Preparing for a Writer’s Retreat Tip Sheet

by Ronie Kendig

Writing out a tip sheet about preparing for a Writer’s Retreat seems . . . odd. I mean, you’re retreating to write. Right? So what on earth do you need to prepare? Believe it or not, more than you’d expect.

1. PREPARE YOUR FAMILY – We all have responsibilities of one kind or another that we’ll be leaving behind to gather with like-minded authors, so preparing those you leave behind is important. Getting together prepared meals for the spouse and/or children left behind is a good start, along with writing out schedules (we homeschooling moms understand this!). What about pets left behind? Getting this lined up about a week before the retreat will take a load off you mind and heart . . . and allow you to . . .

2. PREPARE YOUR BODY – Rest up as much as possible. While we won’t be taking to the street of Orlando for a marathon, our minds will be quite the workout. Science has proven that active learning takes a physical toll, so rest, drink water, and eat healthy (at least one meal, right?).

3. PREPARE YOUR MIND – Really, this one points back to the previous one, because eating right, drinking water, and exercise all help the mind. Exercise oxygenates your mind and gets it firing better. But preparing your mind also refers to your expectations. Decide what you want to get out of the conference, but preferably—come with an open mind. Topics will be presented in ways you perhaps haven’t heard before, maybe things will be said you’re not sure you agree with. But if you maintain an open mind, you are better primed to learn. No matter what stage we’re at in our writing, we all have things to learn and should actively seek ways to improve ourselves and our craft.

4. PREPARE YOUR WORK – The Realm Makers Retreat is focused around hands-on learning, meaning we’ll be putting into practice what is taught during workshop hours. Having been in a workshop like this myself, I found having two different stories to work with beneficial and thwarted frustration. One story already had a solid foundation, so there were elements taught that either were not necessary/applicable (for one reason or another) or would have required a much-involved process to implement. Therefore, having a second story where only skeletal ideas had been sketched allowed more freedom to experiment and implement the instructor’s suggestions.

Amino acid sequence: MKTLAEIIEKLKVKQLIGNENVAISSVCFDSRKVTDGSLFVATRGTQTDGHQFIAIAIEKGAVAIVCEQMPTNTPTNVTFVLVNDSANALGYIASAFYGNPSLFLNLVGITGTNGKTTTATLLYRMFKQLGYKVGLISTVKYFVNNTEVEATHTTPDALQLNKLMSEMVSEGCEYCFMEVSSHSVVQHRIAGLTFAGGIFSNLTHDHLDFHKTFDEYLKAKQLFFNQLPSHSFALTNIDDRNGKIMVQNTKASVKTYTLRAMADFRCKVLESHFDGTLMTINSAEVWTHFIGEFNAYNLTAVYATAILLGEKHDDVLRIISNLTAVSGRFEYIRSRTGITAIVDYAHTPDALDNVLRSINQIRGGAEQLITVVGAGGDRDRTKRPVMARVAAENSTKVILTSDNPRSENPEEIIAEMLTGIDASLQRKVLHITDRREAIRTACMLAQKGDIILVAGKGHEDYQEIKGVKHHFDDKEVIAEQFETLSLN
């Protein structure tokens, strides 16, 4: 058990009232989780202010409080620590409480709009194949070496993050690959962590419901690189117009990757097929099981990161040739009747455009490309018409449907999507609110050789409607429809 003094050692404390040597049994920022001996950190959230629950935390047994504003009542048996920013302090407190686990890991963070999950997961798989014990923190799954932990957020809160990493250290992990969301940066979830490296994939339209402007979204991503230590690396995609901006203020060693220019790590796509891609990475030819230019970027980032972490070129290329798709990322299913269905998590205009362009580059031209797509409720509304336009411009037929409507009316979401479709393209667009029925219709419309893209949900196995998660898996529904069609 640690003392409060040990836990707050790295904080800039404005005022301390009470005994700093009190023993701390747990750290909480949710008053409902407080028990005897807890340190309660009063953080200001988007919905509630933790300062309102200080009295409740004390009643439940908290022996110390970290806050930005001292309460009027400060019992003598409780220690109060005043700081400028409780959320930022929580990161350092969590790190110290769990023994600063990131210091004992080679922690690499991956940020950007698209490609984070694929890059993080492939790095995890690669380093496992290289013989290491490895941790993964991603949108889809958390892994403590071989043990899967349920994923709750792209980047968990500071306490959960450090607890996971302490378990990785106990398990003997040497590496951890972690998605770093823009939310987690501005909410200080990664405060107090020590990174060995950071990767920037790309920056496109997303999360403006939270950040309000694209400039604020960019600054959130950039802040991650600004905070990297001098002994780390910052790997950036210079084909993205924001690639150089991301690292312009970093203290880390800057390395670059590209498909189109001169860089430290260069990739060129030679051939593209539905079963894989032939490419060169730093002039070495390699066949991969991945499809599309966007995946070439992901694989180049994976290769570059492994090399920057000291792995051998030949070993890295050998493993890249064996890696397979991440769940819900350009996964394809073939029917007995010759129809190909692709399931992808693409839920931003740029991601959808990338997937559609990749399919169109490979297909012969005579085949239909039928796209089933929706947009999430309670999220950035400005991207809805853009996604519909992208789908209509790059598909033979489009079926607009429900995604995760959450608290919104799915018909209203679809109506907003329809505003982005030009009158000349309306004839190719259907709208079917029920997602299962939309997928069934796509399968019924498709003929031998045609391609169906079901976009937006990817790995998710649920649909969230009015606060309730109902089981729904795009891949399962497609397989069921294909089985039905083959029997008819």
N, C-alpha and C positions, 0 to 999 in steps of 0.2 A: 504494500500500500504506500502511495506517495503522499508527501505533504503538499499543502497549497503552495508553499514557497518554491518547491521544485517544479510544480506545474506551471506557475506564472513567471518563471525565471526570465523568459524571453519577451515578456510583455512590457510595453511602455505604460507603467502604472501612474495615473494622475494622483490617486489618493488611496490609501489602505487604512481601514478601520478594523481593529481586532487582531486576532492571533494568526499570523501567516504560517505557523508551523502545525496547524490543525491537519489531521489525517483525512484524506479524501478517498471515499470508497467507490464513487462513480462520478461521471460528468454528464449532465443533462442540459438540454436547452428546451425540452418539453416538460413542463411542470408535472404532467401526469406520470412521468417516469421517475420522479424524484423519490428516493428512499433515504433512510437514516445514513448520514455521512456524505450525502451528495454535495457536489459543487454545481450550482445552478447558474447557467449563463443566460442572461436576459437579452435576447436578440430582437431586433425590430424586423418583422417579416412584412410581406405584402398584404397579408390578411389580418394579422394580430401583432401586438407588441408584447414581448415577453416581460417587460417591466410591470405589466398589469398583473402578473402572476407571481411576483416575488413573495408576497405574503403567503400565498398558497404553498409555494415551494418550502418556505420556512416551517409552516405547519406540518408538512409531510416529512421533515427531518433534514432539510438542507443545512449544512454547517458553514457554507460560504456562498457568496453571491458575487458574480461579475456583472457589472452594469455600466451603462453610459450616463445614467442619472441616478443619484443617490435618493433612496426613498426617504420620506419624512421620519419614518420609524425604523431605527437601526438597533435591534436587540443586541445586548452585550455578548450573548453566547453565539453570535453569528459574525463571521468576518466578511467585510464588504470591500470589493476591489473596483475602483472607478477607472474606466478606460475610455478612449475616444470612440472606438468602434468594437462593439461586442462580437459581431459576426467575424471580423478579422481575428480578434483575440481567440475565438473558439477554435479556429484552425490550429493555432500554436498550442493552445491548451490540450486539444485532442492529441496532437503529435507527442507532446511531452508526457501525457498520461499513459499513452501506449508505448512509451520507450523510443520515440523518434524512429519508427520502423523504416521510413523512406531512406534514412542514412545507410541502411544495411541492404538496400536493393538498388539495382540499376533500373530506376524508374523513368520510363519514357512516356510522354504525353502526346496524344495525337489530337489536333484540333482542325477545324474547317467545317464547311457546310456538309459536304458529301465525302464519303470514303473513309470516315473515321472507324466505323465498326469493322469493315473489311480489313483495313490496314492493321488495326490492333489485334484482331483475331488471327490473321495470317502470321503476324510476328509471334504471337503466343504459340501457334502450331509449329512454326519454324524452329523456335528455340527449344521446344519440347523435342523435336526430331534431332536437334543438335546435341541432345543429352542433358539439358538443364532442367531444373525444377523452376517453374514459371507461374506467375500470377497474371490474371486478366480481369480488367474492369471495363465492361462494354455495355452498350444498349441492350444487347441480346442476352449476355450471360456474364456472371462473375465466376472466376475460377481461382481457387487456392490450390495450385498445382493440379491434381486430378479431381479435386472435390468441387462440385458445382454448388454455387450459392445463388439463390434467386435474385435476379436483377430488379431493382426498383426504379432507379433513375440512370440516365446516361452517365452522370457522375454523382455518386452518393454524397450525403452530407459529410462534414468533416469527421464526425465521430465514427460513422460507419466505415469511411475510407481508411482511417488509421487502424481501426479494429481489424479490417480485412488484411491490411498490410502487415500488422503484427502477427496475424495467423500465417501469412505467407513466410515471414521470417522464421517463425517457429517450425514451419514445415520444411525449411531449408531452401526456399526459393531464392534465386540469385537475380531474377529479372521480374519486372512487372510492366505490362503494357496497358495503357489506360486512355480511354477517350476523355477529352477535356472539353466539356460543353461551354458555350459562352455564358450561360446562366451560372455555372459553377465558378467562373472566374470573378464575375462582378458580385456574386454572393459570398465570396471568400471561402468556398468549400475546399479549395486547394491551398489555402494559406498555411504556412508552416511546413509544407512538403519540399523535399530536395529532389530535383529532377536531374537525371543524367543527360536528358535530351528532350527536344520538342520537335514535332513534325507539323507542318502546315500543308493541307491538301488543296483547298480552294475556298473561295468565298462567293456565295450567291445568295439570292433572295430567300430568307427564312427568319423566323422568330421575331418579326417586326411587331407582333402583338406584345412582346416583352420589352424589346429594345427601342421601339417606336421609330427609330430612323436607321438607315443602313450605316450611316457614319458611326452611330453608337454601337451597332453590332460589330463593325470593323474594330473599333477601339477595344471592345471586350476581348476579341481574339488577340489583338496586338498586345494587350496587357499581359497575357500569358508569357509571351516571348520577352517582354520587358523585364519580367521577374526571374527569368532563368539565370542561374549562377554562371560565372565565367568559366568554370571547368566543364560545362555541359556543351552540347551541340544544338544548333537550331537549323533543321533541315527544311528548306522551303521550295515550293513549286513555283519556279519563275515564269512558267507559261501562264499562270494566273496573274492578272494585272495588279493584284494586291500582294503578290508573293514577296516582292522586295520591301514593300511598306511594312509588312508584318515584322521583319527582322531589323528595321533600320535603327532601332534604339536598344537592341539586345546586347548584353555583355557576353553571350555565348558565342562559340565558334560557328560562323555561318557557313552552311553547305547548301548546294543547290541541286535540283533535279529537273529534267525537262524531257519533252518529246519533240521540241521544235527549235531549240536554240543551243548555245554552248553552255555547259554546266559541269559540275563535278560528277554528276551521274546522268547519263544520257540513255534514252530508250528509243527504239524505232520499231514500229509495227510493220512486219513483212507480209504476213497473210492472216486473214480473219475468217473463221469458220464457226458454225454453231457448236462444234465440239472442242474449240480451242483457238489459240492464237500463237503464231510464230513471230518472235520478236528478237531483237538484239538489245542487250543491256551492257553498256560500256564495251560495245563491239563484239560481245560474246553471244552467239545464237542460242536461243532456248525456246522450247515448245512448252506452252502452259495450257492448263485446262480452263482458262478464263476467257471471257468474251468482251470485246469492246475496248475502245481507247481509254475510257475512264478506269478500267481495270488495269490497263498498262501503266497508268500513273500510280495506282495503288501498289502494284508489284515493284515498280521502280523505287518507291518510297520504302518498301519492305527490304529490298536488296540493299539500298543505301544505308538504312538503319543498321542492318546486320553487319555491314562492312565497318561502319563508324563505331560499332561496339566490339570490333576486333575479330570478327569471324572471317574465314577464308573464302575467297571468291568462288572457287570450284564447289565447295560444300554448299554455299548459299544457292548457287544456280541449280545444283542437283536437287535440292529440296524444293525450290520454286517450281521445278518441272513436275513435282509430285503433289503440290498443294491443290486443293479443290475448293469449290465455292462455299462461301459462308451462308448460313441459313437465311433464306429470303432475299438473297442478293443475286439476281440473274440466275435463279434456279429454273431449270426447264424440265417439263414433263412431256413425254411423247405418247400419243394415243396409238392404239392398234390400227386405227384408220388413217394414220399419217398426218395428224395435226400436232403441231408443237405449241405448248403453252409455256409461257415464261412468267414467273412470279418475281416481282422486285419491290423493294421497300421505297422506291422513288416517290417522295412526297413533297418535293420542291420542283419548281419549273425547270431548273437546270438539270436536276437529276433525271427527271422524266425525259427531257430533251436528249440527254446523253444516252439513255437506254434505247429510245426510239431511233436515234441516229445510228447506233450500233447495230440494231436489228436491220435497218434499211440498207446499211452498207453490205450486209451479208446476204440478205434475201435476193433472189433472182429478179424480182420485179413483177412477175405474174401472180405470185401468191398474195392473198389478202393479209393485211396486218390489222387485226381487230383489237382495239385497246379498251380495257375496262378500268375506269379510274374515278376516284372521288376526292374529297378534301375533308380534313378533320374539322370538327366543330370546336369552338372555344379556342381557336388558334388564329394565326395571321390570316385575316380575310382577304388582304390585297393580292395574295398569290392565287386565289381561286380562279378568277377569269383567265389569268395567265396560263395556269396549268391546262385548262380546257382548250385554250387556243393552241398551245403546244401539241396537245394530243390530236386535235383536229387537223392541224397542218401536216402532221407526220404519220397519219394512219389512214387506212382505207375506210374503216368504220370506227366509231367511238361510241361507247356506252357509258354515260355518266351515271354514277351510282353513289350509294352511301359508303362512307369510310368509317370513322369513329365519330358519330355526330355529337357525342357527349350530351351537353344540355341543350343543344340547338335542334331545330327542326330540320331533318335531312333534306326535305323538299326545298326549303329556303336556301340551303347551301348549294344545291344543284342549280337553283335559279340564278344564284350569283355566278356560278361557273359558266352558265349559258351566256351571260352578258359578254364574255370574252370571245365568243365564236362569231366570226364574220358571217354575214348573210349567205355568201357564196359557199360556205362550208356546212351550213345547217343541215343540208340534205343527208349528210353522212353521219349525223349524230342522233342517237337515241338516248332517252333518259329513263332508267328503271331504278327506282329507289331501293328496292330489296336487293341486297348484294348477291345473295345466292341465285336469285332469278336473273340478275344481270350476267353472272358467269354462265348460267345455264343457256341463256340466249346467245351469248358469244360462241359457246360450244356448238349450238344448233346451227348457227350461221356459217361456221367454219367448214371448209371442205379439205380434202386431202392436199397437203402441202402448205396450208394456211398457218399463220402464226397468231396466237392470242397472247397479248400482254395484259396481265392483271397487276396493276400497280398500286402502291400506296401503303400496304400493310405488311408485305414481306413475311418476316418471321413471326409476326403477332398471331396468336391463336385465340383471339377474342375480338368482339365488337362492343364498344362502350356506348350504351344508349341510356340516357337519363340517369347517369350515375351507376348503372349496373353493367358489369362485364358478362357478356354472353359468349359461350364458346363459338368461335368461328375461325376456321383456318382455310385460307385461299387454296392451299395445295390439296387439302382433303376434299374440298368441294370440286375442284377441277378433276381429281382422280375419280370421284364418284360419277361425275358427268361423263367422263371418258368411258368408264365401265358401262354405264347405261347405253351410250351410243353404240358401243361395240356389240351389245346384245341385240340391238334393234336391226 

5. PREPARE YOUR REWARDS – Okay, if you know me, you know I am a rewards-based writer. I need those little rewards along the route to keep me motivated and advancing toward my goal. Perhaps have a daily reward planned for yourself (for no other reason than having survived each day), but definitely have a planned reward when you return home. Three days of workshop intensives deserved a nice dinner or other reward!

After the retreat, give yourself time to breathe and process. The workshop will have a rigorous schedule with both teaching and writing. But most of all, make sure that you celebrate YOU and your willingness to better your craft.

About the Author

Ronie Kendig is an award-winning, bestselling author of over twenty titles. She grew up an Army brat, and now she and her Army-veteran husband live a short train ride from New York City with their children, VVolt N629 (retired military working dog) and Benning the Stealth Golden. Ronie’s degree in psychology has helped her pen novels of intense, raw characters. Visit Ronie online at:

This Post Has One Comment

  1. Nelson

    Thanks Ronie for this article.
    I enjoyed reading it and though I’ve never been on a writing retreat yet, it looks like something interesting I would consider doing in the near future.

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